The Network will facilitate collaboration between industrial and academic practitioners, with an emphasis on encouraging early career researchers to work with this sector and for UK world leading scientists to apply their skills to horticultural crops. The Network will provide pump-priming research funding to develop partnerships that will have a legacy of projects that can be transformative for the sector. We will liaise with complementary Networks and policy driving organisations to facilitate multidisciplinary approaches to address strategic priorities. The Network will drive innovation in horticulture and will provide resources to catalyse activity. We request an initial three years of funding to establish the Network.

Planned Impact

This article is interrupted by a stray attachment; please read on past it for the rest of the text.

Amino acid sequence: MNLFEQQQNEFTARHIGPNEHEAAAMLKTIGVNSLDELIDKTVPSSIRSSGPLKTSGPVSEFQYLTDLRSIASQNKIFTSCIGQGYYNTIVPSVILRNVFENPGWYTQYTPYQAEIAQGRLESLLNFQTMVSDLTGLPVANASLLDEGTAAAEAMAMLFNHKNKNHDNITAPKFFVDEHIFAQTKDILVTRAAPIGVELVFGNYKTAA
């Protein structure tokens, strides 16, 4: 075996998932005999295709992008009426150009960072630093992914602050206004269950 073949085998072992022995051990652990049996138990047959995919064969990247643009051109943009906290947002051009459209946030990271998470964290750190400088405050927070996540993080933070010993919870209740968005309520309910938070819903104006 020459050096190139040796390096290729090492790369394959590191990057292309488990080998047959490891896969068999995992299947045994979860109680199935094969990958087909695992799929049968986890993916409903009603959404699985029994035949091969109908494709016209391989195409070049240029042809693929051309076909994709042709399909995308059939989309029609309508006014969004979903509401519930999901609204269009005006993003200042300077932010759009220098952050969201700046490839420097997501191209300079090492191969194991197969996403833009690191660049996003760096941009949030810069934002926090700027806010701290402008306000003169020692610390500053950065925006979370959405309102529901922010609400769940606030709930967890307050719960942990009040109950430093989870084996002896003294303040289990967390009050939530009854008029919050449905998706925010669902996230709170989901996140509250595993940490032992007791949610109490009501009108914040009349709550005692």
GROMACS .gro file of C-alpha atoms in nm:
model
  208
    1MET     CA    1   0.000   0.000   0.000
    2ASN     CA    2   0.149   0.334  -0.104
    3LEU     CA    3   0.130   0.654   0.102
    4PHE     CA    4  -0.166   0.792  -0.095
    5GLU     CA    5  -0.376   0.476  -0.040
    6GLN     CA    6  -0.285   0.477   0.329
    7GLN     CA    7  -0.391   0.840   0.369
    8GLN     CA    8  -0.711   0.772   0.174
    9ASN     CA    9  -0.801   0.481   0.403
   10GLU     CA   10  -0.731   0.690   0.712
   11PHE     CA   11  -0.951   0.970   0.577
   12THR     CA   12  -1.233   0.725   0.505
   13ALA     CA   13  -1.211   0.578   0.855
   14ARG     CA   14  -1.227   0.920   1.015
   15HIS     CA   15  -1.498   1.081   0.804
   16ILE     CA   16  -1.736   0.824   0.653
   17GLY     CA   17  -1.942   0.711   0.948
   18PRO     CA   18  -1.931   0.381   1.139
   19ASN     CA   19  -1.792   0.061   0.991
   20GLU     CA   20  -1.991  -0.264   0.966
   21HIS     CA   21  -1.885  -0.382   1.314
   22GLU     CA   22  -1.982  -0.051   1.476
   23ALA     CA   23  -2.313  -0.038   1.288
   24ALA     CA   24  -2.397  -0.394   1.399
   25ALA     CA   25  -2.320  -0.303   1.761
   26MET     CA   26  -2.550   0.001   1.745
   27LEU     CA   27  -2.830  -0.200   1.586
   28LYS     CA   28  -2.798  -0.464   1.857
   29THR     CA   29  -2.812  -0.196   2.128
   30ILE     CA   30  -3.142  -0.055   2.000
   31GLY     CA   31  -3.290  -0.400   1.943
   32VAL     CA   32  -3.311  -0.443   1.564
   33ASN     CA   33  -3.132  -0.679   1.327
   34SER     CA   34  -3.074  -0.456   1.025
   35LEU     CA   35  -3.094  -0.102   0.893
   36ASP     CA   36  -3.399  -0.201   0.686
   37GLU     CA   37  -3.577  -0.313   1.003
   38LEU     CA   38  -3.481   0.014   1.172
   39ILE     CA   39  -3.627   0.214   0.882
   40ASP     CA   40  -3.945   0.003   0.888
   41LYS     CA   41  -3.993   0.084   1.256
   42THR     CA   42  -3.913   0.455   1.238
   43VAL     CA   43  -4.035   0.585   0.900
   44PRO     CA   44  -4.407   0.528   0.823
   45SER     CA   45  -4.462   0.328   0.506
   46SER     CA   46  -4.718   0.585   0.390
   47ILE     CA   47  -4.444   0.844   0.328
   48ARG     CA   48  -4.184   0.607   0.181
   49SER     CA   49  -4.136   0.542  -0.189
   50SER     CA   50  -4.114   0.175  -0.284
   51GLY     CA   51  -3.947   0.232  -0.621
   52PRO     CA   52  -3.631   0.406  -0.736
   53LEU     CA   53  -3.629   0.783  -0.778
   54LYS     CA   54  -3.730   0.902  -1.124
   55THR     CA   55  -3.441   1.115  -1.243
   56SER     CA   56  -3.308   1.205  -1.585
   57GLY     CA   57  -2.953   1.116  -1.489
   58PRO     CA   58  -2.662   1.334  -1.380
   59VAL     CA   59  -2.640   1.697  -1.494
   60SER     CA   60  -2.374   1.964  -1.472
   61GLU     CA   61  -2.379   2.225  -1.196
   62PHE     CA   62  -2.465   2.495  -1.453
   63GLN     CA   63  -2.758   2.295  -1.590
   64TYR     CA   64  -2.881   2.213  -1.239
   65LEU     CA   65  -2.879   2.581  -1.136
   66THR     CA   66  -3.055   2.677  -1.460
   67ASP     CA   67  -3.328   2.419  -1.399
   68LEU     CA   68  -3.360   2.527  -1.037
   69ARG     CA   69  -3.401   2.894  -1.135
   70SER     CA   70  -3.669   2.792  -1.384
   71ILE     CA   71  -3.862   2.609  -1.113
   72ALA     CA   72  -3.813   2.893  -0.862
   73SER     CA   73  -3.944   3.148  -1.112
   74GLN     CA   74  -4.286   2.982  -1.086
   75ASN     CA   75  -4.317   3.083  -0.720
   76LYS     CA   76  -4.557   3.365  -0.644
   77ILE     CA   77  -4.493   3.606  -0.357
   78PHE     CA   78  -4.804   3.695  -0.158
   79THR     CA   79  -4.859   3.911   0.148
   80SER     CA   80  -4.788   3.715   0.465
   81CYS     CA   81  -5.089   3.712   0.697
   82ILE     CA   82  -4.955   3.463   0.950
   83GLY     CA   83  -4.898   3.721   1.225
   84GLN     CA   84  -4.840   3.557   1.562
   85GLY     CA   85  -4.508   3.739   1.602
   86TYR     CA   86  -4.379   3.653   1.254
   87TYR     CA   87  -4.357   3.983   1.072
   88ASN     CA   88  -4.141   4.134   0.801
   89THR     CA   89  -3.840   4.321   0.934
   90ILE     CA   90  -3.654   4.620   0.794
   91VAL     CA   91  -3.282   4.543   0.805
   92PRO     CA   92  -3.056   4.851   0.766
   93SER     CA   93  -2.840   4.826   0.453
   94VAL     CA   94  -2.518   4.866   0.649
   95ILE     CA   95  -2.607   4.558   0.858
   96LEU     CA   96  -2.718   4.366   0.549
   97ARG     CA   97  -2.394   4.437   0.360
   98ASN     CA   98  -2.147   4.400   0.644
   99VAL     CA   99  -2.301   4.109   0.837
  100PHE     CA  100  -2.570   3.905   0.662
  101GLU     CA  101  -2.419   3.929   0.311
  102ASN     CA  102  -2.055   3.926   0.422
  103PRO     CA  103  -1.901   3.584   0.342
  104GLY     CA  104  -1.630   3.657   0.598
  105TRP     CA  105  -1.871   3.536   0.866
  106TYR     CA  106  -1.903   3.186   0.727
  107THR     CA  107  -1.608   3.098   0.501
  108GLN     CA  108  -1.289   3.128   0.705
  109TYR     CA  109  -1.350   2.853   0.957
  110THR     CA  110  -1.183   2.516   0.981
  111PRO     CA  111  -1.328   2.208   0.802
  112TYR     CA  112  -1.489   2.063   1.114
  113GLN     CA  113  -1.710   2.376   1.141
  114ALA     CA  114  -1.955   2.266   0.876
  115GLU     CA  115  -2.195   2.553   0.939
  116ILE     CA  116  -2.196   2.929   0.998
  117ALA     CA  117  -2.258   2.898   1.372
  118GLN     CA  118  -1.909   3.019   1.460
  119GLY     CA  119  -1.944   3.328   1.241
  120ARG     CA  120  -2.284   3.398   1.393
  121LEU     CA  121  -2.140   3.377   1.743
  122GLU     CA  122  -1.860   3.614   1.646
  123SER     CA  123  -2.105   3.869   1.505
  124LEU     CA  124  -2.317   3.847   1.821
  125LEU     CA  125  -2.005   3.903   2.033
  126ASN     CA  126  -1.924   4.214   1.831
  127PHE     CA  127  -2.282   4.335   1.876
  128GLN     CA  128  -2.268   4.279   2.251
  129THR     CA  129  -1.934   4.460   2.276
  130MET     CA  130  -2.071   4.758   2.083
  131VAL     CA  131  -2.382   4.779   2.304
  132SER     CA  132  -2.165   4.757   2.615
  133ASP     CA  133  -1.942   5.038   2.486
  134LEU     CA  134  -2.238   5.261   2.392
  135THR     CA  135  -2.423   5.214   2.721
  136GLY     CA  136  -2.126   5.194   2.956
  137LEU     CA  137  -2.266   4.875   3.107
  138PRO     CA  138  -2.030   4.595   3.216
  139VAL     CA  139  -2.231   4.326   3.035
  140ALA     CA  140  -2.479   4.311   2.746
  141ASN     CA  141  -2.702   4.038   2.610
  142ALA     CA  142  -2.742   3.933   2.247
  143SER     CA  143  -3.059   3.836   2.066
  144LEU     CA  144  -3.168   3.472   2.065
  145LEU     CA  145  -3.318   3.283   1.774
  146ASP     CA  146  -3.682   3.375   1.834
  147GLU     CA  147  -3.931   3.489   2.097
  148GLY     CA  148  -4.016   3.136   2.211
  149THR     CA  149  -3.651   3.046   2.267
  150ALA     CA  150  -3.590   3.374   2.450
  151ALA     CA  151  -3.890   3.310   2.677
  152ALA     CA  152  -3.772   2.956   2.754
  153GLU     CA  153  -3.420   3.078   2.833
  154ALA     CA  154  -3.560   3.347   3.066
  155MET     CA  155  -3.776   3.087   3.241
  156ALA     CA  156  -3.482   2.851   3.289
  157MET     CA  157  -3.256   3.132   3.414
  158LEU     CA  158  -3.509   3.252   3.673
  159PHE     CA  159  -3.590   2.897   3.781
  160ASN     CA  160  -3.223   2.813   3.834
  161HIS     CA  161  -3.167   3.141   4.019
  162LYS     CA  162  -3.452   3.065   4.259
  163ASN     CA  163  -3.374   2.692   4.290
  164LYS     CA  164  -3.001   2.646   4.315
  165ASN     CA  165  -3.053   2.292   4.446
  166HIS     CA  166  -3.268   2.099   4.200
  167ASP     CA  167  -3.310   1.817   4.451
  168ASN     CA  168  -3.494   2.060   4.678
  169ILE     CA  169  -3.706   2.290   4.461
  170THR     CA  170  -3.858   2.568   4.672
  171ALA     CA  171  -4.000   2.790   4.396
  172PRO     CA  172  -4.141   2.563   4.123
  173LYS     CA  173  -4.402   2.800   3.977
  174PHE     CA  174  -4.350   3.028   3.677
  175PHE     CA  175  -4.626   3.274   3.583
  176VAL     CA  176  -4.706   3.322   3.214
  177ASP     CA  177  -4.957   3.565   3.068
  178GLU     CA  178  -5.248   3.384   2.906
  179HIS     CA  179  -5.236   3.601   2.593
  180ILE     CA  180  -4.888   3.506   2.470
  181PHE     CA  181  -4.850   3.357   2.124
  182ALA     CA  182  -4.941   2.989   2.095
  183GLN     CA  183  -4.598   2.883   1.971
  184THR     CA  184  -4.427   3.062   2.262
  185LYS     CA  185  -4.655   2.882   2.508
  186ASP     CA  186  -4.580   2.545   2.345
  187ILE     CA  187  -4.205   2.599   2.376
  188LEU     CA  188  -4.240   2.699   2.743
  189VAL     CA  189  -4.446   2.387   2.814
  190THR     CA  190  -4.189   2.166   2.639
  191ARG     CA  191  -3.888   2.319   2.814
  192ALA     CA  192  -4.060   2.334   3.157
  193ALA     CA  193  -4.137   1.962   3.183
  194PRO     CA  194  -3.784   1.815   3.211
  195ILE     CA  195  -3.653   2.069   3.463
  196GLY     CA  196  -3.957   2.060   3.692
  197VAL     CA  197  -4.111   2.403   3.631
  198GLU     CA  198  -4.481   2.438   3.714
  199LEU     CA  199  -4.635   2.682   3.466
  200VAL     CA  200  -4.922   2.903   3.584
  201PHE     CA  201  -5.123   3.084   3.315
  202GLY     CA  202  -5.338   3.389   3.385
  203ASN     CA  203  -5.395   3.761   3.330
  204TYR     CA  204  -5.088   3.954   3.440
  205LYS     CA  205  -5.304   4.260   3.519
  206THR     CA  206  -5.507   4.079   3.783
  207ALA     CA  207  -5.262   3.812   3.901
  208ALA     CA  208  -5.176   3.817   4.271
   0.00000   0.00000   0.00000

The Quality and Food Loss Network will serve as a focal point for the horticulture sector, bringing together businesses and academics interested in the reduction of postharvest food losses and the improvement of fresh produce quality attributes including shelf life, flavour and nutrition. These address BBSRC Strategic Priorities for Agriculture and Food Security, together with Sustainable Development Goal 12.3. The new Network will consolidate and extend the work started by BBSRC HAPI projects, but with a defined post-farm gate focus that addresses the specific need for waste and food loss reduction and improved quality traits in horticultural crops. The Network will encourage new companies and researchers to participate in pump priming projects that will have a requirement to map out plans for project development through subsequent TRLs as part of the application process. Projects funded by the Network will be supported and mentored to further application, with a specific target of increasing responsive mode applications for horticultural projects by 20% from its current baseline. Small grants are supported by Business Interaction Vouchers and Networking Visit Funding to enable the community to develop appropriate partnerships, to allow pilot scale experiments and to focus on areas that will result in step change interventions for both academic and industry partners.